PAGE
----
you can just run lxdoom or lsdoom, otherwise give the full path.
See the README file for information about the choice between lxdoom
and lsdoom, getting higher resolutions, etc.
These are generic installation instructions.
The `configure' shell script attempts to guess correct values for
various system-dependent variables used during compilation. It uses
those values to create a `Makefile' in each directory of the package.
It may also create one or more `.h' files containing system-dependent
definitions. Finally, it creates a shell script `config.status' that
you can run in the future to recreate the current configuration, a file
`config.cache' that saves the results of its tests to speed up
reconfiguring, and a file `config.log' containing compiler output
(useful mainly for debugging `configure').
If you need to do unusual things to compile the package, please try
to figure out how `configure' could check whether to do them, and mail
diffs or instructions to the address given in the `README' so they can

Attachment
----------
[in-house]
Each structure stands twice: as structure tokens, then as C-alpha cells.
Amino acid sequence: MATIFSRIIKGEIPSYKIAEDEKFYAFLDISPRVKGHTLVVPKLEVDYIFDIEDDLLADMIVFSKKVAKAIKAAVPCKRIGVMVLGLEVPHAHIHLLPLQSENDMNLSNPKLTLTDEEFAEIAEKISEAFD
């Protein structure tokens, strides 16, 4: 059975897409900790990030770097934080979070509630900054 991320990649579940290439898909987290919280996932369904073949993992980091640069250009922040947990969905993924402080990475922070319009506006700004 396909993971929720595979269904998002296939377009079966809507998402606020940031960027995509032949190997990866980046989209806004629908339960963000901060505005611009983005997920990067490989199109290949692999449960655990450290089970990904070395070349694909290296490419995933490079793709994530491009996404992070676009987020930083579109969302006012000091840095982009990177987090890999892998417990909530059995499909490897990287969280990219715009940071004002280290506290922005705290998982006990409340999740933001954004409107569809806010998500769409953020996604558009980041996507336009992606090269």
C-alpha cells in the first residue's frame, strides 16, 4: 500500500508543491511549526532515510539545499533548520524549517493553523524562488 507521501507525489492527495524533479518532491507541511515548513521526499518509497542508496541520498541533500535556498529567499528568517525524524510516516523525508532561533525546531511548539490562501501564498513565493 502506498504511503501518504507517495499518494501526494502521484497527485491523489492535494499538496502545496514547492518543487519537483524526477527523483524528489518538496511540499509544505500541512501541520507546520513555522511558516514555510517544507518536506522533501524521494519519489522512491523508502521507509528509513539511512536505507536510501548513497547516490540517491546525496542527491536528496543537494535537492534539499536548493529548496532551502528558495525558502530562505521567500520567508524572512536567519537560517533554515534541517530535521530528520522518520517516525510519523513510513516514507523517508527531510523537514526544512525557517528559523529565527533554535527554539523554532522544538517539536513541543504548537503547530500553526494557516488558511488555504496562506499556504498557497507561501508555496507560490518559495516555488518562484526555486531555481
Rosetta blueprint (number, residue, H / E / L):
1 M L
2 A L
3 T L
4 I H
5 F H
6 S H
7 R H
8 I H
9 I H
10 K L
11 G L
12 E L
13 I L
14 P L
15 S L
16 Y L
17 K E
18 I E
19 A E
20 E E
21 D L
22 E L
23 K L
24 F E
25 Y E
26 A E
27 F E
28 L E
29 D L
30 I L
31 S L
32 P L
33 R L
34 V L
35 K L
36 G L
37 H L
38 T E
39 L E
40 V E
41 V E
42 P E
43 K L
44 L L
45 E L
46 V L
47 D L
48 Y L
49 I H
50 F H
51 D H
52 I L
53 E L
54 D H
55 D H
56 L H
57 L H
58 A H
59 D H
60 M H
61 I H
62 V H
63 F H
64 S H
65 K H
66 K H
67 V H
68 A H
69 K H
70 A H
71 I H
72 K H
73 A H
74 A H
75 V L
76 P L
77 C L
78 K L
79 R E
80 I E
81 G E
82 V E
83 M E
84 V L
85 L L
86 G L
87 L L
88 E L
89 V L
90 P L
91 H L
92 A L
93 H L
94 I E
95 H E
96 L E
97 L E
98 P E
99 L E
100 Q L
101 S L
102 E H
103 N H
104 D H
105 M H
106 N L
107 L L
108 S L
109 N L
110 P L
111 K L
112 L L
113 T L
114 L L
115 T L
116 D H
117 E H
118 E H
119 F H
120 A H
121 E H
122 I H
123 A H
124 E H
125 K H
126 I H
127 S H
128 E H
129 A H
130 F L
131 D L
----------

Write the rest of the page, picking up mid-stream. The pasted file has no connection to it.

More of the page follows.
be considered for the next release. If at some point `config.cache'
contains results you don't want to keep, you may remove or edit it.
The file `configure.in' is used to create `configure' by a program
called `autoconf'. You only need `configure.in' if you want to change
it or regenerate `configure' using a newer version of `autoconf'.
Compilers and Options
Some systems require unusual options for compilation or linking that
the `configure' script does not know about. You can give `configure'
initial values for variables by setting them in the environment. Using
a Bourne-compatible shell, you can do that on the command line like
CC=c89 CFLAGS=-O2 LIBS=-lposix ./configure
Or on systems that have the `env' program, you can do it like this:
env CPPFLAGS=-I/usr/local/include LDFLAGS=-s ./configure
Compiling For Multiple Architectures
You can compile the package for more than one kind of computer at the
same time, by placing the object files for each architecture in their
own directory. To do this, you must use a version of `make' that